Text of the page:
Did I tell you that we never plan anything last minute because there is so much logistics that goes behind every little trip we make. Have I mentioned that I still carry something similar to a diaper bag for my 8 yr old because I never know when I’ll need an extra pair of clothing, or some additional sensory toy to take us through the day. That vacation you saw us take, did I tell you how much planning went behind it to ensure we got the right sized room…. that we could not survive without a kitchen in our hotel because of our son’s feeding difficulties, or that we always have a backup plan incase he could not deal with so much change.

You might think being a homemaker should be so easy now that I’ve quit my job.  Did you know that my day is spent planning his IEP goals, talking to family advocates and county services, coordinating with doctors and therapists or finding that new activity that could help him with his challenges. When you see me on my laptop, I’m probably busy trying to find out more about the next “breakthrough” in Autism research and treatment or seeking support from other moms who share my journey or standing in solidarity with one who recently got her child’s diagnosis.

The list of developmental delays that are mere bullet lists for my son’s doctors are what shapes our lives everyday. Did I share with you how I feel sitting in a pediatrician’s office checking off all the milestones that my son did not achieve . Did I tell you that even though I put up a brave front it breaks my heart every time a therapist or a doctor tells me that my son might never be able to do something as simple as cross the road on his own or write his name.

You might not know but most of my nights are spent tossing in bed, worrying about what lies ahead for us, for our son; thinking about his future after we are gone. Did you know how many times I go over the list of my family and friends trying to figure out the right person to leave my child with after we are no more ? I’ve cried myself to sleep on so many nights just questioning everything and wondering about all the “what ifs”. Did I ever tell you that?

Like everyone else out there, I have my good days and my bad days. There are days when my challenges seem too overwhelming and days when I’m filled with hope. When you tell me to be positive and that everything is going to work out in the end, did I tell you that I really appreciate your kind thoughts but deep down I know that you are searching for the right words to say, so just say you are there if I need you and that is all I’ll ever need.

13 thoughts on “What I don’t tell you as a mom of a son with Autism

  1. So heartbreaking to read about your journey! May God be with you dear every step of the way! May you find strength in yourself ❣

  2. Beautiful write up explaining exactly what you are going through proud of Dear Tullika you have all the strength that is required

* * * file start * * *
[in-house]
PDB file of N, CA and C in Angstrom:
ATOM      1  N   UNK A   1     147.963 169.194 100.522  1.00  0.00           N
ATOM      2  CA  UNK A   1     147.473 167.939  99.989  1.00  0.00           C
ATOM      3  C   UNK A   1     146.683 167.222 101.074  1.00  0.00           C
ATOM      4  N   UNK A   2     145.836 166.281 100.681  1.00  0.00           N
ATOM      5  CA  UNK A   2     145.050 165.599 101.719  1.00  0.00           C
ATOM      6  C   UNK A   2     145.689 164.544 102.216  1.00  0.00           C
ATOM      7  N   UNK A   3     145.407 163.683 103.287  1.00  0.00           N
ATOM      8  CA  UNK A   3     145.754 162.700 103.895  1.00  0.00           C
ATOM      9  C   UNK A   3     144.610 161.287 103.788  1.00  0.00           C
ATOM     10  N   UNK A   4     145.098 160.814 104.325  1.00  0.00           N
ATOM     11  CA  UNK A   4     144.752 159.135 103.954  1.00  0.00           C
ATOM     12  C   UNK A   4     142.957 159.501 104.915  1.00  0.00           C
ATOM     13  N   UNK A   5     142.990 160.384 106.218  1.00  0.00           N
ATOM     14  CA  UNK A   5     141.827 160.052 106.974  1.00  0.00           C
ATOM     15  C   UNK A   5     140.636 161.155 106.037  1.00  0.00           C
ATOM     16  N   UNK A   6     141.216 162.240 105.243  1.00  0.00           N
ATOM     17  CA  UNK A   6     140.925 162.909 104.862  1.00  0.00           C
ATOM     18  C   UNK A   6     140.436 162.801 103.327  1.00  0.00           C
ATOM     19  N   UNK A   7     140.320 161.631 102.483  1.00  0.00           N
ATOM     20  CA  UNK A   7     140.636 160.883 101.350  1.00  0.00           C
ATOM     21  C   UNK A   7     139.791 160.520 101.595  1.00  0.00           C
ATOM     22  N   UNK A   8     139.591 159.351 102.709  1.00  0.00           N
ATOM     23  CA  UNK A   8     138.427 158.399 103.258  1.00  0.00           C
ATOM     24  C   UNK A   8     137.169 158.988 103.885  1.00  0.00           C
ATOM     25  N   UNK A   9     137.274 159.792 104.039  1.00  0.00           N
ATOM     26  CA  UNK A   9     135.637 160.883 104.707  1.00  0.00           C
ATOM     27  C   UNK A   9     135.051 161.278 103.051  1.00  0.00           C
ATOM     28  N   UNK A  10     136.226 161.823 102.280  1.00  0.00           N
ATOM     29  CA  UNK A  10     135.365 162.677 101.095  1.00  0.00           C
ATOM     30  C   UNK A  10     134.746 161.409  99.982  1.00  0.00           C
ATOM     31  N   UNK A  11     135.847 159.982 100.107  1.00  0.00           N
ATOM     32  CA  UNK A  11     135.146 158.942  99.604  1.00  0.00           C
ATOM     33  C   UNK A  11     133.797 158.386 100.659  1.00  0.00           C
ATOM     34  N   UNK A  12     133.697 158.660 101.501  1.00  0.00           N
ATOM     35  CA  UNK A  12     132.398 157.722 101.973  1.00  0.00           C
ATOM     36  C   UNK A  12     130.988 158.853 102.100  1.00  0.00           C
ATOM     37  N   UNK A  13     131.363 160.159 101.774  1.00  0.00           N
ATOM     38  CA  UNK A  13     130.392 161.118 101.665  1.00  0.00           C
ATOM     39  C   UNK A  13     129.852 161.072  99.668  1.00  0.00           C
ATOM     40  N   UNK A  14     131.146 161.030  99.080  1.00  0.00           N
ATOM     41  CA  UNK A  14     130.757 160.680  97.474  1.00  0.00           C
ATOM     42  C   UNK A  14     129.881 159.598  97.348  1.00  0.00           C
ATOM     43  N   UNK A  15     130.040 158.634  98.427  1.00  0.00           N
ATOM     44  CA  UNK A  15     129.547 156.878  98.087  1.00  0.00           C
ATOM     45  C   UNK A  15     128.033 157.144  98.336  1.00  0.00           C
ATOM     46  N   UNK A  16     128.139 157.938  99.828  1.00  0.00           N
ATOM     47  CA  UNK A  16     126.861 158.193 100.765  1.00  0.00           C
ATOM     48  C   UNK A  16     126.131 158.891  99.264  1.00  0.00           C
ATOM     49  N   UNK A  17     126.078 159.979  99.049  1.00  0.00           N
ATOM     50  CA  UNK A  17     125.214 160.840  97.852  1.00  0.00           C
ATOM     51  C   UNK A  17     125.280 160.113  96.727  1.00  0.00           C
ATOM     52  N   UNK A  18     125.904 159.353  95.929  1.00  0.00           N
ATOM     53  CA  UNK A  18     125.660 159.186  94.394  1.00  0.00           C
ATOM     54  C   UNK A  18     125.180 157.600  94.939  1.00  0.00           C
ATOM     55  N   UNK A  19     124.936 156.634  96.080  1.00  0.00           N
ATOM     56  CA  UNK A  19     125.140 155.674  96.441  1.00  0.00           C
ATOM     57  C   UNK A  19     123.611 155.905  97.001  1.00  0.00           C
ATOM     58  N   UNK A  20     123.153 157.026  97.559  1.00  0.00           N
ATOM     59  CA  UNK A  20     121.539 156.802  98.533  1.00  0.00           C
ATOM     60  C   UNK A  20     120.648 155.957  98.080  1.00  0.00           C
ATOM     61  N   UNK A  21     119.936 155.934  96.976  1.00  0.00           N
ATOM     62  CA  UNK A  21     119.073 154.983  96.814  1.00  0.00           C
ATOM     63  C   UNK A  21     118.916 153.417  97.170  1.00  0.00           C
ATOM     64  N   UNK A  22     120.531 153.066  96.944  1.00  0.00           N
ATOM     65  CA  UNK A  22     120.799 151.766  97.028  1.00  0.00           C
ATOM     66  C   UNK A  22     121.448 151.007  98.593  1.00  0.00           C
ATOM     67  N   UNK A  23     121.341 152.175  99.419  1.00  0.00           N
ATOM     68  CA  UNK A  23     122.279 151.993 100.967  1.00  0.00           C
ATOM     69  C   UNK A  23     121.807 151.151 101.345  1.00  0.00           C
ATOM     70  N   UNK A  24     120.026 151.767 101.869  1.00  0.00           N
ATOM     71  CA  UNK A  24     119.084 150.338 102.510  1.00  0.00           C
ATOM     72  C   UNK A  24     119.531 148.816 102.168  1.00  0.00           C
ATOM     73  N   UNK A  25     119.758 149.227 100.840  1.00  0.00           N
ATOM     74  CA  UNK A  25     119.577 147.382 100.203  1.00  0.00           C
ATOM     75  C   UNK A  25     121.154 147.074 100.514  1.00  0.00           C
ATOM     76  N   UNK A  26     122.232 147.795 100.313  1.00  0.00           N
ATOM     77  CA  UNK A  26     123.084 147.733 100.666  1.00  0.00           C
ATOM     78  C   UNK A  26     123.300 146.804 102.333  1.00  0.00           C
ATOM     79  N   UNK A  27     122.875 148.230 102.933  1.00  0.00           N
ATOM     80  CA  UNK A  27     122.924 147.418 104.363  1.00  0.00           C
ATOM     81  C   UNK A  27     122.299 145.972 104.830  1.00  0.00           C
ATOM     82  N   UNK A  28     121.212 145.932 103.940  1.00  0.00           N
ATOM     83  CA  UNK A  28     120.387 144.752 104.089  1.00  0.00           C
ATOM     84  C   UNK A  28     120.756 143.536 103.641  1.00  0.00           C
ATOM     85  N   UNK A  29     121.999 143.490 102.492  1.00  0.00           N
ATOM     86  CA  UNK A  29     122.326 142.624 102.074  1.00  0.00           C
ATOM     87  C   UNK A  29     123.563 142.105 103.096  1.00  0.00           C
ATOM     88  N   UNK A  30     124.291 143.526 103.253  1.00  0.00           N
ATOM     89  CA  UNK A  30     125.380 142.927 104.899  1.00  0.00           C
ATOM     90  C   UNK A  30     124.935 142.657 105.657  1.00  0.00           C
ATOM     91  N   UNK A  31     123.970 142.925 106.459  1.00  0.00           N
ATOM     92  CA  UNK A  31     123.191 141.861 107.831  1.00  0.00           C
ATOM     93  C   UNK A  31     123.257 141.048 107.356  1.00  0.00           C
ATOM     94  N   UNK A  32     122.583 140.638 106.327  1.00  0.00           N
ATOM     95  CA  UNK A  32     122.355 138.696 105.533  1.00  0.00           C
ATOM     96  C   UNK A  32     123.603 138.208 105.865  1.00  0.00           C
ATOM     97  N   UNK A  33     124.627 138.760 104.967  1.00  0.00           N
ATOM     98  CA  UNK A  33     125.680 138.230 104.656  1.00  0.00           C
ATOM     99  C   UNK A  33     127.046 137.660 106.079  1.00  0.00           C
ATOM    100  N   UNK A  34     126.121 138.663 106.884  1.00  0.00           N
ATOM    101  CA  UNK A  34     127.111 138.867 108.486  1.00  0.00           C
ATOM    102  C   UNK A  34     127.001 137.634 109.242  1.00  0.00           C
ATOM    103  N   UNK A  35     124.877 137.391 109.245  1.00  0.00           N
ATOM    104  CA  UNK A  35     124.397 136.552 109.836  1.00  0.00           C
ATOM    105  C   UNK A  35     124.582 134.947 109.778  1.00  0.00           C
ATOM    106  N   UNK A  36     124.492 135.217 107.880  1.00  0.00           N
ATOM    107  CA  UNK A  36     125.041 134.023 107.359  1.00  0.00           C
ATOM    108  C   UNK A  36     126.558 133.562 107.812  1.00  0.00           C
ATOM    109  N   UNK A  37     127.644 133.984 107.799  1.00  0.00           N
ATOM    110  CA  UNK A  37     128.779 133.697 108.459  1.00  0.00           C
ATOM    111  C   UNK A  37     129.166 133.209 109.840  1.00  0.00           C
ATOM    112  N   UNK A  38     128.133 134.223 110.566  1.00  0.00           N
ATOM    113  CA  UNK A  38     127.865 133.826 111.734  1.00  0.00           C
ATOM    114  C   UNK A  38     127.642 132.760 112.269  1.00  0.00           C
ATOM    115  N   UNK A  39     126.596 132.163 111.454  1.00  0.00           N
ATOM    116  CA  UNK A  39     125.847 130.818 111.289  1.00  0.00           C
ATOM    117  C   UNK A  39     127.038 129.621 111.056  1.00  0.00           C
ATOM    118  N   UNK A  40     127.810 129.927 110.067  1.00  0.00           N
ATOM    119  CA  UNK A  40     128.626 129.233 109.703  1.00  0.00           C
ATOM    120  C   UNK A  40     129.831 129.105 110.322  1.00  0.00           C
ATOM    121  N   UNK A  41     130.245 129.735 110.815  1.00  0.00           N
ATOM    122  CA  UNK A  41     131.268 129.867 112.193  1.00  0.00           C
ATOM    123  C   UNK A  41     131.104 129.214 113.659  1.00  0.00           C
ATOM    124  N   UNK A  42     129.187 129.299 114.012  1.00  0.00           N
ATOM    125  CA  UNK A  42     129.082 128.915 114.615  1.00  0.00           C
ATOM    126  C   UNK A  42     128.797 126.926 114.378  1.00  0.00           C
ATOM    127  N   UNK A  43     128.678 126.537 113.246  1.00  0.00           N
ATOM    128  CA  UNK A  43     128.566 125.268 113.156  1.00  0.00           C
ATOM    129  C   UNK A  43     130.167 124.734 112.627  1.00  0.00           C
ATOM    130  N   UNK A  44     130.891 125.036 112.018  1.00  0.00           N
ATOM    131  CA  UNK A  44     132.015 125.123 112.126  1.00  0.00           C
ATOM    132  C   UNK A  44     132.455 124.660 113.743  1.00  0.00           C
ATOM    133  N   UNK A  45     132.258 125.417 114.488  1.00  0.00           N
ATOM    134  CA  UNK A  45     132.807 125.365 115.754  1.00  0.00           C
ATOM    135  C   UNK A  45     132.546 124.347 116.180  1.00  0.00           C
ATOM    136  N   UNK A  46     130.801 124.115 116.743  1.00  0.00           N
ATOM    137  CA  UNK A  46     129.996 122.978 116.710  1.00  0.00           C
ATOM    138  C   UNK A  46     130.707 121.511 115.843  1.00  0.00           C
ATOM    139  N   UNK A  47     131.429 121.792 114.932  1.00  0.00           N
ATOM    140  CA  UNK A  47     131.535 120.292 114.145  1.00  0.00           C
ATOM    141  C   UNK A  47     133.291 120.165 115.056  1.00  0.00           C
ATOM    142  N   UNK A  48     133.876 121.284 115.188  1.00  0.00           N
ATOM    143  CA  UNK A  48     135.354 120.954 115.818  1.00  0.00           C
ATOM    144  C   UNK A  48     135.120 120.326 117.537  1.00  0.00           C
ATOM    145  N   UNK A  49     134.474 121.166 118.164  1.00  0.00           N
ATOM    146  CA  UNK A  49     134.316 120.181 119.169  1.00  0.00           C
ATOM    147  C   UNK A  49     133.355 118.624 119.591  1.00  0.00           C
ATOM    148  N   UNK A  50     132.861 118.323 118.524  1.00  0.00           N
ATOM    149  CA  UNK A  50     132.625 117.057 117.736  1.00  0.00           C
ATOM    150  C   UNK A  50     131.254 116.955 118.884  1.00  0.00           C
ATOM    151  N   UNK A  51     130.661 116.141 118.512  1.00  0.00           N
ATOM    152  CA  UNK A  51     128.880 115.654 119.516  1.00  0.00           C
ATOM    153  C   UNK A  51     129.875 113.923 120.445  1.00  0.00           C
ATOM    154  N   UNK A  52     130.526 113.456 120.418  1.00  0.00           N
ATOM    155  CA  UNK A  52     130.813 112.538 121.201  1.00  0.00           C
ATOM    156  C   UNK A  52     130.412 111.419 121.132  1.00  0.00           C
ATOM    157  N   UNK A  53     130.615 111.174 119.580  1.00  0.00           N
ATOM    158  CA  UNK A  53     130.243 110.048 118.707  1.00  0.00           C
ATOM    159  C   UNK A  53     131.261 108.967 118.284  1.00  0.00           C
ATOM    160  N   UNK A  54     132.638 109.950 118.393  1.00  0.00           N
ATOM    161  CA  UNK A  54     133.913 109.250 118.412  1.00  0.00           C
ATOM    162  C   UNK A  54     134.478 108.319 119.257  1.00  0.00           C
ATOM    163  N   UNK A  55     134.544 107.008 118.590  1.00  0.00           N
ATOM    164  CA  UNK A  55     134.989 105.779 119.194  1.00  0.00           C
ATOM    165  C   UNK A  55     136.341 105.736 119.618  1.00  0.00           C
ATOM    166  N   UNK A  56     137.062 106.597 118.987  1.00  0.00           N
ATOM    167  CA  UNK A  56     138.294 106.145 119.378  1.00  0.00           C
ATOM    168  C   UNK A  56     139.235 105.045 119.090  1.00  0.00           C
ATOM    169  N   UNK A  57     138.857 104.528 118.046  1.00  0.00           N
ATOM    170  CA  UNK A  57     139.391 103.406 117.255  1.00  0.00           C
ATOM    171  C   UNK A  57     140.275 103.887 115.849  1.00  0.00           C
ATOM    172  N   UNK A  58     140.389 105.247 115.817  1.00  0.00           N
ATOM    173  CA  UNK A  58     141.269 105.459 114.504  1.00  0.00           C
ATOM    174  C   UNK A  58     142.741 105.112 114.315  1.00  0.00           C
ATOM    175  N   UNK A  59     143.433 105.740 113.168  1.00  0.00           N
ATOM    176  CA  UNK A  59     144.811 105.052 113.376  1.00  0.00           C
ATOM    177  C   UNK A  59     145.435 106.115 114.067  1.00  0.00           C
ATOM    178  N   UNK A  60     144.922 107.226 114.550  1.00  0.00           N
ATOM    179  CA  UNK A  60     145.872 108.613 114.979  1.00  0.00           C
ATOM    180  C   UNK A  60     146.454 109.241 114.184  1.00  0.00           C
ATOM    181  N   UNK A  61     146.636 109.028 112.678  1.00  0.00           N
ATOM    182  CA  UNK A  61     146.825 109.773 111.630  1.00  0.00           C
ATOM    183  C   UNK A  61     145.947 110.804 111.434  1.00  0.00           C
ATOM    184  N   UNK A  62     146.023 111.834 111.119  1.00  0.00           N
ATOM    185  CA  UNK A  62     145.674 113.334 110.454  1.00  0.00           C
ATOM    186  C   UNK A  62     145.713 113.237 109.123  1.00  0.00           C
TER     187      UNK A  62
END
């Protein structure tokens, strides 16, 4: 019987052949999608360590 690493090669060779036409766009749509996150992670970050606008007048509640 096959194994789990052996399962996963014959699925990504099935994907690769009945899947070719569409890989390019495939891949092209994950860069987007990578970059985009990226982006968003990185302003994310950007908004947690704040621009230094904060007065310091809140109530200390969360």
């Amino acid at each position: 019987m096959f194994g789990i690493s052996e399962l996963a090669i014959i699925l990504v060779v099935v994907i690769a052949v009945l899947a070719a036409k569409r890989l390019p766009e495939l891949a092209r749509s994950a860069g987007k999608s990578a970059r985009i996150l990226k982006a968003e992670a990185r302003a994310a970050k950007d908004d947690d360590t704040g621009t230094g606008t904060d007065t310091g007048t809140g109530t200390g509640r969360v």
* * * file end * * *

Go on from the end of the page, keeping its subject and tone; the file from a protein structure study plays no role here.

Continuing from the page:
3. You sum it up succinctly. May you find the strength again and again to go through the travail

  4. Can relate to each word…..there is so much more that is put in patenting of a child with Autism….all the best

  5. Great blog! It’s very touching to see how you deal with Ved’s autism and try to be positive. May the world stand with you.

  6. Good one Tulika. It’s really hard for someone to truly understand when life is going smoothly. I think it would help if at the end of every blog you can mention 3 or 5 Dos and Don’ts or sign that will tell what quick thing can help him, as I think you have really good understanding of his psychology , every individual is different and especially so to every autistic kid, not two autistic kids are also same so it may help if we know his signs and how you cope with that. For e.g.:

    This could be at the end of a blog:

    Do you know?
    You might not know but Autistic kids have a very high pain threshold. If I don’t watch out for his cues, he could land in some serious health situation

    Do:
    Next time when he is with or around you watch out for any sharp items, make sure it’s no reachable to him.
    Watch if he is scratching ( clue ) that indicates he is in pain or hurting him.
    Don’t:
    Feel like he can do like the regular kid in 30 mins or one hour when you are with him, generally, the tendency is to show positivity that makes him do like regular 8 years. He is differently enabled.
    How is he feeling Today?:
    – Express his today’s behaviour..long run this may help predict or when you read \ look back a year from now it may reveal something you never thought of. This will also get the attention of more friends and they will read regularly as they would like to know when he is visiting them today\tomorrow.

    1. Really nice suggestions Jayesh. Will keep this is mind for my future posts. Some posts, by their sheer nature, don’t have this option but for those where I can, I’ll definitely try 🙂

  7. Hi Tulika,
    Wonderful heartwarming article. Many thanks for documenting your journey.
    Our son is showing early signs of ASD.
    He is almost 3 years and does not communicate with us. This is our biggest concern. I’ll watch out for your blogs in this topic.
    Is it possible to email you?